The lesson from Exodus… does not appear to be in keeping with today’s mystery. It was introduced by the Gallican liturgists of the Middle Ages, on account of the reference to the fountains of water and the seventy palm-trees… The two alternative Graduals which follow have no bearing whatever on the ceremony of the blessing of the palms, and have been inserted here merely to fill in the gaps and to separate the two Scriptural lessons. It is easy to see that the whole arrangement of today’s function, in spite of its apparent antiquity, is somewhat artificial; consisting, as it does, of various parts differing great both in inspiration and in origin, which have been joined together anyhow, without any real unity of design. (The Sacramentary, vol. 2) 
I write this not as an attack on Schuster, whose devotion to the liturgy was noted even by communist newspapers, and whose holiness has been officially recognized by the Church Herself. Nevertheless, there is a notable difference in his approach from that of Dom Guéranger; an air of judgment and skepticism has crept into what he himself describes in his preface as “whatever sentiments of faith and reverence Our Lord may have deigned to grant me, his unworthy servant, in the course of my daily meditation on the Roman Missal.” Does this perhaps result from a real sense permeating his era that the ancient ways of life, ancient customs and traditions, are losing or have indeed permanently lost their value, as Dr de Mattei notes in the CNS piece? And since all of the architects of the post-Conciliar reforms were formed as churchmen in the aftermath of the two World Wars, the question should also be asked: how much of their era’s way of looking at the world, how many of their attitudes and ideas, are as perennially valuable as those of, say, Saints Augustine, Benedict, and Gregory the Great? If they could ask the question “how much longer must we live according to the ideas of the preceding centuries?”, and answer “no longer, starting from today”; can we not also ask “how much longer must we live according to the ideas of the preceding century?” (These questions are pertinent not only to the liturgy, of course, but to all of the aspects in which the Church struggles through the aftermath of the post-Conciliar reforms.)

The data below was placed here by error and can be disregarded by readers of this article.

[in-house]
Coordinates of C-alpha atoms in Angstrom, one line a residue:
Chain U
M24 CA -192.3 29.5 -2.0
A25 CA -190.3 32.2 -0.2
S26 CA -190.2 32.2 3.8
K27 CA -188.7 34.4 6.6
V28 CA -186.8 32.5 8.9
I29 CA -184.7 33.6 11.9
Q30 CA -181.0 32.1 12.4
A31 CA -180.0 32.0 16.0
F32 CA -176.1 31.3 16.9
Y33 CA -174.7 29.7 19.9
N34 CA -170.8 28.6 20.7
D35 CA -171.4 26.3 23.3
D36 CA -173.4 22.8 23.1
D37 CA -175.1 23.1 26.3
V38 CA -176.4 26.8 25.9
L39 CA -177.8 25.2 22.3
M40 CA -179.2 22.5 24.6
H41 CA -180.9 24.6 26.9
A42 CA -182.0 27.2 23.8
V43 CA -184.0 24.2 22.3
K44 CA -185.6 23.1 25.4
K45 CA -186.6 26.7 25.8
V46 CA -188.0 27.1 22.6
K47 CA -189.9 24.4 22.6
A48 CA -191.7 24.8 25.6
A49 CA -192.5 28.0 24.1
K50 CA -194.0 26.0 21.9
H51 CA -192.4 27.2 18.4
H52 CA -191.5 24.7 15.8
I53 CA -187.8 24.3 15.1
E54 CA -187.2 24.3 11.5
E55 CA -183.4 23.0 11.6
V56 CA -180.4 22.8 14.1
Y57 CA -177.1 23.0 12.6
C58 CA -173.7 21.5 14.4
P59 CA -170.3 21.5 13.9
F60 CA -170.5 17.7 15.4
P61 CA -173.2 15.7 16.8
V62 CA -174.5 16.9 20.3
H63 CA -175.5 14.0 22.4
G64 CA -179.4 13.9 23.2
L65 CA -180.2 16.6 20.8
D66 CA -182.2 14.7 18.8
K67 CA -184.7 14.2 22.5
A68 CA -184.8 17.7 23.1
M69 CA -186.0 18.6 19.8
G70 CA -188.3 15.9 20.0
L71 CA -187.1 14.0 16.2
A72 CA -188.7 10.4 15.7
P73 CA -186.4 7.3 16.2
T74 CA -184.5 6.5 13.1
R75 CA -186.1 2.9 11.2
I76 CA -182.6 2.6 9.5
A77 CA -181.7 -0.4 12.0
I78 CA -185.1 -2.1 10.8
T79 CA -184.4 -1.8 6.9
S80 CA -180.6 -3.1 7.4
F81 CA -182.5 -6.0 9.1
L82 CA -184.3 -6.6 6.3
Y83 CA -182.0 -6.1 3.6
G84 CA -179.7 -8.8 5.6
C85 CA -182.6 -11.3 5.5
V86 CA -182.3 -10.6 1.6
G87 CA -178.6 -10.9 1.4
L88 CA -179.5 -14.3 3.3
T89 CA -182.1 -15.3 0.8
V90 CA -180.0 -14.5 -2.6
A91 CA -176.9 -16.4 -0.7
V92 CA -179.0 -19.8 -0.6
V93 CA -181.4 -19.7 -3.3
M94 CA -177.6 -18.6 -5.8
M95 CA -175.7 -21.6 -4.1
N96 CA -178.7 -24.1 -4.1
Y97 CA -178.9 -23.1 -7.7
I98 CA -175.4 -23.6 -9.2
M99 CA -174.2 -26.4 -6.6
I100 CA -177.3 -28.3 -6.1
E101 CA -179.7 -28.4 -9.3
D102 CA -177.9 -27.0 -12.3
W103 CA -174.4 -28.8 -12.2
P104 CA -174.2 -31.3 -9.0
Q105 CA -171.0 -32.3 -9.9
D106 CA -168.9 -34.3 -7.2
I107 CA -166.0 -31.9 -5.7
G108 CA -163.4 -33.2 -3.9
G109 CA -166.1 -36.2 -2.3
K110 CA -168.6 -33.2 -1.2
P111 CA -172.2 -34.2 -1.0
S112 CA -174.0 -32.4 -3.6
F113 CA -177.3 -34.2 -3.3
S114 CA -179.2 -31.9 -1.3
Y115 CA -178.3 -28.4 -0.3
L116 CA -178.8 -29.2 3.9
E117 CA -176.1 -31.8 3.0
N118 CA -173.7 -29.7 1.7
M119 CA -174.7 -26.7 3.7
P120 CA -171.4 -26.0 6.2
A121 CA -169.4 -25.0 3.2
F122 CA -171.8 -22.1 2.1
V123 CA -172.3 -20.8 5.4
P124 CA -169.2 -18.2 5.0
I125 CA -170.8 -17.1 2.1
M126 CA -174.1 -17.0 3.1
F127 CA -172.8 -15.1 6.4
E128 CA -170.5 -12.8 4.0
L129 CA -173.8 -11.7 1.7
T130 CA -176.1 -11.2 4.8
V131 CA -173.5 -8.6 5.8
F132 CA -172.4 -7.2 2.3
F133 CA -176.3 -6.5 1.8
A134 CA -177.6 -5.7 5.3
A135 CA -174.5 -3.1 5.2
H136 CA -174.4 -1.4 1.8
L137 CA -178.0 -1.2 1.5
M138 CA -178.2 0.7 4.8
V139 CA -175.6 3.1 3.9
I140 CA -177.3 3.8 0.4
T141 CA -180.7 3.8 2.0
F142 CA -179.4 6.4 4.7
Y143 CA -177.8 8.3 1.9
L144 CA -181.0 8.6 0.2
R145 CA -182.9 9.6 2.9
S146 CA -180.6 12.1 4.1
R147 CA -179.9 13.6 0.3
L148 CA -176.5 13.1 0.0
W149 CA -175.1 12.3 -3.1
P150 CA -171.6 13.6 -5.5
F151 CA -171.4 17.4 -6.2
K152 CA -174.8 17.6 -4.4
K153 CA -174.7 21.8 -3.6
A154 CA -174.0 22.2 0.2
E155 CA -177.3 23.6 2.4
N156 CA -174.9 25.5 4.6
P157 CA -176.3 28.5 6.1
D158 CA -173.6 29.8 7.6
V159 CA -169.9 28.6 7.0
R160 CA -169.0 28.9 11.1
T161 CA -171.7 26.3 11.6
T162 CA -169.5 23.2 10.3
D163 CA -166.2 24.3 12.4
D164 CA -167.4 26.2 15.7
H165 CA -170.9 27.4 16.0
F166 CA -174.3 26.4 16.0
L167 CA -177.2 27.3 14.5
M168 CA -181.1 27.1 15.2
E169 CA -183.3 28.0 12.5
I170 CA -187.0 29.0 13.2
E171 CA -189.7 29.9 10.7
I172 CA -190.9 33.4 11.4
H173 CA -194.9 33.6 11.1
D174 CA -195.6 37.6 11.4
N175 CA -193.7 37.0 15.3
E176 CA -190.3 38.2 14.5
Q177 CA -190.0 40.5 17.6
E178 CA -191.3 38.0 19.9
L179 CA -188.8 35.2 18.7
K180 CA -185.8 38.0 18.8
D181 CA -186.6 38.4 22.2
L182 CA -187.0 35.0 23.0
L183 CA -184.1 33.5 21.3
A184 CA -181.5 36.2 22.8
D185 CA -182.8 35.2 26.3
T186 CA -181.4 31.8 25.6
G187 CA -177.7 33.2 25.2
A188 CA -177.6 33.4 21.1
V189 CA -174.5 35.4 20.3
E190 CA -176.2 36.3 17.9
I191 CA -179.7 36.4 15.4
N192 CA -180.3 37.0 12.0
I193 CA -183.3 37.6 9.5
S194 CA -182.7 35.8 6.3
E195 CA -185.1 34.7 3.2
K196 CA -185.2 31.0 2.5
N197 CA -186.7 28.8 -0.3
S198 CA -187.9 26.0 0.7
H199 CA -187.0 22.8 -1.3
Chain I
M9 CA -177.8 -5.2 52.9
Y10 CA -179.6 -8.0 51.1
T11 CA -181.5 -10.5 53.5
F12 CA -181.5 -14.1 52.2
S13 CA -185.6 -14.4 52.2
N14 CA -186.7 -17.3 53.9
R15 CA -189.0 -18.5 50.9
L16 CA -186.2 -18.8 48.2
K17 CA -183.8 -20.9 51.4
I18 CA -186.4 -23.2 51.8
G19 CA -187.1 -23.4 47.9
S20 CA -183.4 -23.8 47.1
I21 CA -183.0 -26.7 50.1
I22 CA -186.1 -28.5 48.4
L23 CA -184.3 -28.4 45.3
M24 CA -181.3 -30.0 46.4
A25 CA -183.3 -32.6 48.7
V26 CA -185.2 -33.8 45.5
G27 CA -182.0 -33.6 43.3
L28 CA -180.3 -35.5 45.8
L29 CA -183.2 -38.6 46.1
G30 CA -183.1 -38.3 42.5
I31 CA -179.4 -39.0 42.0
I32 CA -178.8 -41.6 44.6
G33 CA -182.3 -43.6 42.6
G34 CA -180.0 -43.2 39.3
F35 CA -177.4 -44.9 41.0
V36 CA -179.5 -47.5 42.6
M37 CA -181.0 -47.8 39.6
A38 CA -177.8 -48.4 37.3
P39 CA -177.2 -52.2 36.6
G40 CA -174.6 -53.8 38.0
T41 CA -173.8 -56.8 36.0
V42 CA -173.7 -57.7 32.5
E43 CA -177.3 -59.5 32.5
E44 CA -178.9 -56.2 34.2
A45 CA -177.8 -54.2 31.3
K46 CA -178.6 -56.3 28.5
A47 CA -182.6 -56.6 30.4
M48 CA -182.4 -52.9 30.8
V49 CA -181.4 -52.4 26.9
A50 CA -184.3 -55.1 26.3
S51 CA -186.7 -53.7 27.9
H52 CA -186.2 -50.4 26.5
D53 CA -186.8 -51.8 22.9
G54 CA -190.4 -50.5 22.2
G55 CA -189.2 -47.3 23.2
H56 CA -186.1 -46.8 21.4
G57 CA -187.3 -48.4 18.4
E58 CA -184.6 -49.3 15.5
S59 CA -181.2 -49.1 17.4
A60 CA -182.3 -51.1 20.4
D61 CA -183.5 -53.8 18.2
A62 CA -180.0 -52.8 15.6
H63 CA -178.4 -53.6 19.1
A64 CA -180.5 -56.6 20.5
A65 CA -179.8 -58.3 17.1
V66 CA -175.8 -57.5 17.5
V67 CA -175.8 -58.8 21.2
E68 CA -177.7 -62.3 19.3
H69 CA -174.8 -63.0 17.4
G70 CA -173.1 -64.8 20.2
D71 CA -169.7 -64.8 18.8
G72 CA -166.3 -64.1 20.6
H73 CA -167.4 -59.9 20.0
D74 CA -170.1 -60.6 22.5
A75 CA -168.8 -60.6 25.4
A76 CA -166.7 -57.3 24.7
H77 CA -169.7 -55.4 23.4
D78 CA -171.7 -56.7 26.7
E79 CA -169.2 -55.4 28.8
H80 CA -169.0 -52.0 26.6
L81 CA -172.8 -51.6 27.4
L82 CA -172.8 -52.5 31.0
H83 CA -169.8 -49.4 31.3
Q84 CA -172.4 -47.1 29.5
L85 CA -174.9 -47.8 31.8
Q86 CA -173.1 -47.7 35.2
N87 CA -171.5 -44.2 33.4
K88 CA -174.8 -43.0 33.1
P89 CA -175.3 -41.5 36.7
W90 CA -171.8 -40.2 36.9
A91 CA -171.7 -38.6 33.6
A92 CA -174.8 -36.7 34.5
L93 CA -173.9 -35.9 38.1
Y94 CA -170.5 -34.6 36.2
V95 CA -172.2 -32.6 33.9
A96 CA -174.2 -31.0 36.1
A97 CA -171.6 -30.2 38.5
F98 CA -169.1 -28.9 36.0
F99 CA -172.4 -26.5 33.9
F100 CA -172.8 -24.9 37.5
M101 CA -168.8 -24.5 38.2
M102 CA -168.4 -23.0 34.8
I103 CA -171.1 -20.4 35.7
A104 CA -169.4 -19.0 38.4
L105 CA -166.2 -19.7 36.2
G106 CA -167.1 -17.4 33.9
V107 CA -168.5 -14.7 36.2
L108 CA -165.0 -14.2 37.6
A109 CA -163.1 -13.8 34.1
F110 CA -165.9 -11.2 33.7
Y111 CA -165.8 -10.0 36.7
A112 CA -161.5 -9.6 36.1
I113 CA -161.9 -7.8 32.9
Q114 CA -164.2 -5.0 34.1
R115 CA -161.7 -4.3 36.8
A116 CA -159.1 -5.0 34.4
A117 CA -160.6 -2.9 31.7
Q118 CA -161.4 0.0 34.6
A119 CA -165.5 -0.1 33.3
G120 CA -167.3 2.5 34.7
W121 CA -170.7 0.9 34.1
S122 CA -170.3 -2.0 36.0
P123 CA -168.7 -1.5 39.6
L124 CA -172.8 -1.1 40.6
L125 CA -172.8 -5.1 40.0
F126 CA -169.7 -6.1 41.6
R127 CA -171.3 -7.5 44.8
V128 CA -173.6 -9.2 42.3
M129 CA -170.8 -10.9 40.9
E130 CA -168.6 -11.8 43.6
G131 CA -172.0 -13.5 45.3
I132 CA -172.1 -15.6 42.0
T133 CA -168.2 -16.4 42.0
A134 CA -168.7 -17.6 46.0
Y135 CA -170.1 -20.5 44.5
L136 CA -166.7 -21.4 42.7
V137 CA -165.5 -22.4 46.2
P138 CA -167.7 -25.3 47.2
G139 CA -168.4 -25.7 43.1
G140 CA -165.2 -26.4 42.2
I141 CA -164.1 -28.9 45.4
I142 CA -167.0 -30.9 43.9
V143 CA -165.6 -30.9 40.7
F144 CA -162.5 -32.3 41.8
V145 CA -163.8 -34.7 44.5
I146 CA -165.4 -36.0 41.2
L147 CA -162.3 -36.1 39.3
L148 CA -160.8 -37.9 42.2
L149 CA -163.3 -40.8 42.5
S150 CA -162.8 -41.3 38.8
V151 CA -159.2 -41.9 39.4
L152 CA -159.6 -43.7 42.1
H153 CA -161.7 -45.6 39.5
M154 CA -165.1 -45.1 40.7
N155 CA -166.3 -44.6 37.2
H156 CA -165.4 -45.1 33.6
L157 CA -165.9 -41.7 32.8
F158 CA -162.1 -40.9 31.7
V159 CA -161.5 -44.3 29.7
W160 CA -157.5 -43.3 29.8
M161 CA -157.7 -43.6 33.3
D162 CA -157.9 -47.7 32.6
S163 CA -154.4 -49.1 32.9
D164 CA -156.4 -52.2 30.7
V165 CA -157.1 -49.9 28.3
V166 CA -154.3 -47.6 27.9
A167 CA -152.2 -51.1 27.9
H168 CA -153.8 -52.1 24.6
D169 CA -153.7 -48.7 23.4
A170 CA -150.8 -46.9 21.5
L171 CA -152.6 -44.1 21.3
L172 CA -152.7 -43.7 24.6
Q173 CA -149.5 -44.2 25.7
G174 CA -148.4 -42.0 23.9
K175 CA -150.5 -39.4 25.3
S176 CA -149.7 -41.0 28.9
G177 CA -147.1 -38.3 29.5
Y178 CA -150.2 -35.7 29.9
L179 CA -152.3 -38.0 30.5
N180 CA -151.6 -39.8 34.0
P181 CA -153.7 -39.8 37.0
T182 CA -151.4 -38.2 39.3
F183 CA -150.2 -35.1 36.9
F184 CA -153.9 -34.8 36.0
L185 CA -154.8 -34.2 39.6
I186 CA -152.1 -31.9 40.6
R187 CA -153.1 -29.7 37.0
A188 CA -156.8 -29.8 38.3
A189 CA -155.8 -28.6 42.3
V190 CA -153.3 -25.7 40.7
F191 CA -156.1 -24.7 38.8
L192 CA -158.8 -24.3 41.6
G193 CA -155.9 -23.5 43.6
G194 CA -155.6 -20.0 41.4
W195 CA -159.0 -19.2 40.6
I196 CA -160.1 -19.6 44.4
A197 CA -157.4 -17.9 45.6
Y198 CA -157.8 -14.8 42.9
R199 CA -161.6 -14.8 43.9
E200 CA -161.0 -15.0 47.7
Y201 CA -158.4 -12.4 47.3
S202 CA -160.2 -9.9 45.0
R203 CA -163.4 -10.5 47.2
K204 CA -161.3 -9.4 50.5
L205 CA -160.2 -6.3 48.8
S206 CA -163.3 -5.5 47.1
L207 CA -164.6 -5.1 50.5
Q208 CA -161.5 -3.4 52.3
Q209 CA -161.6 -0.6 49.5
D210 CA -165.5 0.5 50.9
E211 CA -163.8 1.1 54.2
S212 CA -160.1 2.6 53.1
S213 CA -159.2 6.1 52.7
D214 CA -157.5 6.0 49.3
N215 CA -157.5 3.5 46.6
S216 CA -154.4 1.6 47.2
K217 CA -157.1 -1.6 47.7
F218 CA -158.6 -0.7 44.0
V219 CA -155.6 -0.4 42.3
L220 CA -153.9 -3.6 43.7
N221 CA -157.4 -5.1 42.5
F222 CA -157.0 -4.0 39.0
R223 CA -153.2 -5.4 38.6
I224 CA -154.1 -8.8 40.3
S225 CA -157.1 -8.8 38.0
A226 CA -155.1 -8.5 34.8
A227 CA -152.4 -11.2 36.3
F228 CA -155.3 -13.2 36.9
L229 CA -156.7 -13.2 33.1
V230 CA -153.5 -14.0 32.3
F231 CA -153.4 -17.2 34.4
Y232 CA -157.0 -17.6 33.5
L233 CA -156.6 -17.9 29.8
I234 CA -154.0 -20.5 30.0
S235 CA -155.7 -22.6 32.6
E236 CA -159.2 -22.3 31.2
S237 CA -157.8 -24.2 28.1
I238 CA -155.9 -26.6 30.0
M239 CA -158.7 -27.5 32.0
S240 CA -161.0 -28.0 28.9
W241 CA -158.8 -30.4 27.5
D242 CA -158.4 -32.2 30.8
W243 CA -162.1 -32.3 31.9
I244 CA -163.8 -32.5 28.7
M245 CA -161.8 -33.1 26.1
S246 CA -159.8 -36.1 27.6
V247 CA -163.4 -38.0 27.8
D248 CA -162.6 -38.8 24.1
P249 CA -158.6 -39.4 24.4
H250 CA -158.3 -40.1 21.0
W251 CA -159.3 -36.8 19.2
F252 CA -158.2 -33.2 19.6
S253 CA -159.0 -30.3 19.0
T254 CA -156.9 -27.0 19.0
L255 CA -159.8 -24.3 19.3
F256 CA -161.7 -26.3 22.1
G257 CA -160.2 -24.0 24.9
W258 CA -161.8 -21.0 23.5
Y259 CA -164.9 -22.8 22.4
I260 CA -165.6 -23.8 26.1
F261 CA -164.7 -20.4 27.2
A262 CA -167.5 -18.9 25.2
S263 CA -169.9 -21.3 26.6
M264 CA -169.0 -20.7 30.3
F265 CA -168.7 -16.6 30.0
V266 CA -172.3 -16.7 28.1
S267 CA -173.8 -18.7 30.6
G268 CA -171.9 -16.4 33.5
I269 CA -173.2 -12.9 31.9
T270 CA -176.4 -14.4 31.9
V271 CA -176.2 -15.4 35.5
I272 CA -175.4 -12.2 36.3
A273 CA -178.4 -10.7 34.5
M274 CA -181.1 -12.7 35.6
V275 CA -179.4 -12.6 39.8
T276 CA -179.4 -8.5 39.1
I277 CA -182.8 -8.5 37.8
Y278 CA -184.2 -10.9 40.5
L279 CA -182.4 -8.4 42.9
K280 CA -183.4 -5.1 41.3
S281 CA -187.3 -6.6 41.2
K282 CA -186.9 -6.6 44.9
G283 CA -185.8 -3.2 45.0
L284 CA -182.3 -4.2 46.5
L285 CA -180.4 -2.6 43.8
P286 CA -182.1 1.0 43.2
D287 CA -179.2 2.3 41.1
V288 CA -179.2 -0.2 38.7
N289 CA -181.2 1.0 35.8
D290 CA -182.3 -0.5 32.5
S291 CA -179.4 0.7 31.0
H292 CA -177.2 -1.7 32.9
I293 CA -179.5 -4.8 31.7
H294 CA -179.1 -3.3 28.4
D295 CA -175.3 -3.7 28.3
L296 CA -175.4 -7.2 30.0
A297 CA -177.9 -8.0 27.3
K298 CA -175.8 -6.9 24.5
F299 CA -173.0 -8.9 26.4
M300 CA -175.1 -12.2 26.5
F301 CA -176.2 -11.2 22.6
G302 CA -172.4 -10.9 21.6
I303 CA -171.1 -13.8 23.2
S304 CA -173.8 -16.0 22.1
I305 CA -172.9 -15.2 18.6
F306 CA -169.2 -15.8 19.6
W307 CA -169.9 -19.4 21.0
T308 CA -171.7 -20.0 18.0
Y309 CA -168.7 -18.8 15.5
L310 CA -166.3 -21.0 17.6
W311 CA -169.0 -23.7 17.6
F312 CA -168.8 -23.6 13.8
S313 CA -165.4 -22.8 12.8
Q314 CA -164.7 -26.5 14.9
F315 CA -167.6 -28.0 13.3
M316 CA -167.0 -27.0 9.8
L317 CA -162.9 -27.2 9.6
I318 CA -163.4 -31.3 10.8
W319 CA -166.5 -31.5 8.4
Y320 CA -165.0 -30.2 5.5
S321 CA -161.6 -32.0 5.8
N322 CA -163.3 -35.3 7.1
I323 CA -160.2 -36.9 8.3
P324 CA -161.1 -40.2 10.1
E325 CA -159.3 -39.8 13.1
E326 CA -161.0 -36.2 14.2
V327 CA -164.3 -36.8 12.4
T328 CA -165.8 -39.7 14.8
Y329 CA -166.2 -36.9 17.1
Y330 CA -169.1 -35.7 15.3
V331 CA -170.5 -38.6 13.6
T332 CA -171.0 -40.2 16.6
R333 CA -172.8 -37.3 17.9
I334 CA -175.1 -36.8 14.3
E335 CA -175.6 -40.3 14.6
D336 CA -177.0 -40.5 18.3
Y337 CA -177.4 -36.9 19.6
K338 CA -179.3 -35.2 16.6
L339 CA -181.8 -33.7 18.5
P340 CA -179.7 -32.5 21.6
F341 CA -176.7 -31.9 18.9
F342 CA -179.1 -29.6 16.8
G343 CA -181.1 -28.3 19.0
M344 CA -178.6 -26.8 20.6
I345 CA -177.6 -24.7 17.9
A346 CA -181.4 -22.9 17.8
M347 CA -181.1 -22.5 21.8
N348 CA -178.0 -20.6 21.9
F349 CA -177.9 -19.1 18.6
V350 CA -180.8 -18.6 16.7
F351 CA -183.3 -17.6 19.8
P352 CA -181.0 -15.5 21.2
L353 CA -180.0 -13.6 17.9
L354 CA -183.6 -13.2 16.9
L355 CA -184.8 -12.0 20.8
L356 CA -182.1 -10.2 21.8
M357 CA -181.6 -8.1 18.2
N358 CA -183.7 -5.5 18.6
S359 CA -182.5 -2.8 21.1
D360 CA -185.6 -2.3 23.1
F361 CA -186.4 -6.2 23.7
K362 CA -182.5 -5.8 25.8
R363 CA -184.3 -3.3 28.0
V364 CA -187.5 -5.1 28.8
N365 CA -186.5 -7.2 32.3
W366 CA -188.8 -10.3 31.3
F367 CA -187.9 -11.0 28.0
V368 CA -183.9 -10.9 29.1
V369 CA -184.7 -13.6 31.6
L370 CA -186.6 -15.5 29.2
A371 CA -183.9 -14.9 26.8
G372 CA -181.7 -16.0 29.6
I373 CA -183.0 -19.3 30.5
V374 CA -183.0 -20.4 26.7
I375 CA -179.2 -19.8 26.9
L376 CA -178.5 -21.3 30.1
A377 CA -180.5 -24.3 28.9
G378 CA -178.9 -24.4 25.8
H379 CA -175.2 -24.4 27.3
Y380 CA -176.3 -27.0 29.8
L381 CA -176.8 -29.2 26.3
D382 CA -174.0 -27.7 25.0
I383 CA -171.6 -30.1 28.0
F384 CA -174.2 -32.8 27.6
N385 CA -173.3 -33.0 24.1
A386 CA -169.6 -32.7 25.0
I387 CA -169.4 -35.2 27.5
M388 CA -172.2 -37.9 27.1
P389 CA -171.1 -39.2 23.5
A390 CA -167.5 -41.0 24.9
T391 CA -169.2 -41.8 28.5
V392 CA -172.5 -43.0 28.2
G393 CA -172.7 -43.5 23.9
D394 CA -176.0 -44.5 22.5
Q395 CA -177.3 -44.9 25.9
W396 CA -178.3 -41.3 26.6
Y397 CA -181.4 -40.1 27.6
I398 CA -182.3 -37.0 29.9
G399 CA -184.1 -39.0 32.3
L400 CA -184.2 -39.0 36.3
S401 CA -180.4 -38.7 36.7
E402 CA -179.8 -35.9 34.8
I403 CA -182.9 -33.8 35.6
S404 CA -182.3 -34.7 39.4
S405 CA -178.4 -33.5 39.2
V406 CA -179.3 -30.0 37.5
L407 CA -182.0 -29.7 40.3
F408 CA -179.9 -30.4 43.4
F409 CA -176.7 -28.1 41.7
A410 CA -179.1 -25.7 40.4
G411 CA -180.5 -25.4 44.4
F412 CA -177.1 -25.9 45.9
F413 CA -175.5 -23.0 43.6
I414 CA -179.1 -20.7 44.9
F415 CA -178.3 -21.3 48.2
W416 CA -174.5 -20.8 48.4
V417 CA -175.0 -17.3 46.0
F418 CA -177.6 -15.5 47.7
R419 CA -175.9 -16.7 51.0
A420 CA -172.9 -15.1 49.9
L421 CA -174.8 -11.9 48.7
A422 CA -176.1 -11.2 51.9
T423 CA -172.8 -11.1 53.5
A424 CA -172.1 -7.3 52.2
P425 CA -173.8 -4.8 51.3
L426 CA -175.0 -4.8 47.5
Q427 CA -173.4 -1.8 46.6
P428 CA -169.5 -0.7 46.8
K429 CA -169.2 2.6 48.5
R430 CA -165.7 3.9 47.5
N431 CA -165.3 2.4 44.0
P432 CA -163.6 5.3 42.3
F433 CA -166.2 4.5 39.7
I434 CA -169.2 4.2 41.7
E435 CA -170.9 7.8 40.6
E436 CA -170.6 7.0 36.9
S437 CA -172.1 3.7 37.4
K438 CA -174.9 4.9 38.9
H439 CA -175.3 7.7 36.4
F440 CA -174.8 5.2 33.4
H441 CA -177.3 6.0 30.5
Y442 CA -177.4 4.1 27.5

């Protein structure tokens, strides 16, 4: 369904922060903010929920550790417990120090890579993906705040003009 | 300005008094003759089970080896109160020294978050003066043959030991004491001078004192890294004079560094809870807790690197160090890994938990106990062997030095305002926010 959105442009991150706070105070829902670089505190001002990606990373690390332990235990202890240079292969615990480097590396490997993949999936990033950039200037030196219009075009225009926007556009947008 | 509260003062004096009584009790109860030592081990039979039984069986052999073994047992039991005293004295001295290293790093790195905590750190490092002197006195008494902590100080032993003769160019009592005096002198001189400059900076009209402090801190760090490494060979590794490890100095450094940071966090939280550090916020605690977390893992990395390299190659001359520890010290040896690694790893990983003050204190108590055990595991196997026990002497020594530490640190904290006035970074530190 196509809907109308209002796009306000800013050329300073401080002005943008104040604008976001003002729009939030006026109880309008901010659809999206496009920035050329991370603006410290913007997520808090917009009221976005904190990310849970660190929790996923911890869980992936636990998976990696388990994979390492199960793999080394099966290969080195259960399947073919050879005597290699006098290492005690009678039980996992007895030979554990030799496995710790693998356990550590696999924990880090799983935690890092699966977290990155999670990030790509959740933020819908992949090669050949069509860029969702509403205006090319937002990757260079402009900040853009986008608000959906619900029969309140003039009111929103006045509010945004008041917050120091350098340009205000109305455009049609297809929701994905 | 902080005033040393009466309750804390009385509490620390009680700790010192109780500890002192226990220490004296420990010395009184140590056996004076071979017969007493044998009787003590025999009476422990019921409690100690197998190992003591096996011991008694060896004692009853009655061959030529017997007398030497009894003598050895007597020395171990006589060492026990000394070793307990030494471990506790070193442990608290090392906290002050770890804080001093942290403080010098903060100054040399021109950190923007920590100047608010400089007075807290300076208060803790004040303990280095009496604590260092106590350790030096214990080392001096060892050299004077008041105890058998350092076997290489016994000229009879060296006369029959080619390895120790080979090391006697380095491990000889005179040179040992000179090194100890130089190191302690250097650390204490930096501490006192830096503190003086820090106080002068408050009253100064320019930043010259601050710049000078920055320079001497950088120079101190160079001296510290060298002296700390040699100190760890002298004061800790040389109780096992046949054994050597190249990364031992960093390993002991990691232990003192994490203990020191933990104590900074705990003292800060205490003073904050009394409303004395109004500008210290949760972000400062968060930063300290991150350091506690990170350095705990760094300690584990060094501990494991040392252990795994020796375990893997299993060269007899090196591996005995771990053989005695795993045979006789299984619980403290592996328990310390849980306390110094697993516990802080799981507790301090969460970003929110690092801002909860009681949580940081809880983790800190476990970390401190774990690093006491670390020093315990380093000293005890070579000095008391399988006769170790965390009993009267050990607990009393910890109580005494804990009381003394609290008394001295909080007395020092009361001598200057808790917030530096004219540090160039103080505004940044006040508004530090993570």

I would highly recommend to those who find the CNS piece of interest that they also watch this interview with Dr David Berlinski. Personally, I find everything that he says fascinating; after watching an earlier interview on the same program, I read his previous book, The Devil’s Delusion: Atheism and Its Scientific Pretensions, and enjoyed it immensely. Starting at 26:14, he discusses with Peter Robinson the 19th-century’s highly optimistic notions of the inevitable improvement and perfection of society, and the dashing of that optimism in the 20th.

Monday, July 28th, marks the 100th anniversary of Austria-Hungary’s declaration of war on Serbia, the official beginning of the First World War. Let us all take some time on that day to pray for peace in the world, and to remember the wisdom of the ancient Collect of the Mass for Peace, that “holy desires, right counsels and just works” come from God, and from Him alone, and that the true peace is one “which the world cannot give.”

Deus, a quo sancta desideria, recta consilia, et justa sunt opera: da servis tuis illam, quam mundus dare non potest, pacem; ut et corda nostra mandatis tuis dedita, et, hostium sublata formidine, tempora sint tua protectione tranquilla.

God, from whom are holy desires, right counsels and just works, give to thy servants that peace which the world cannot give; that our hearts may be given over to Thy commandments, and, the fear of our enemies being taken away, our times be peaceful under Thy protection.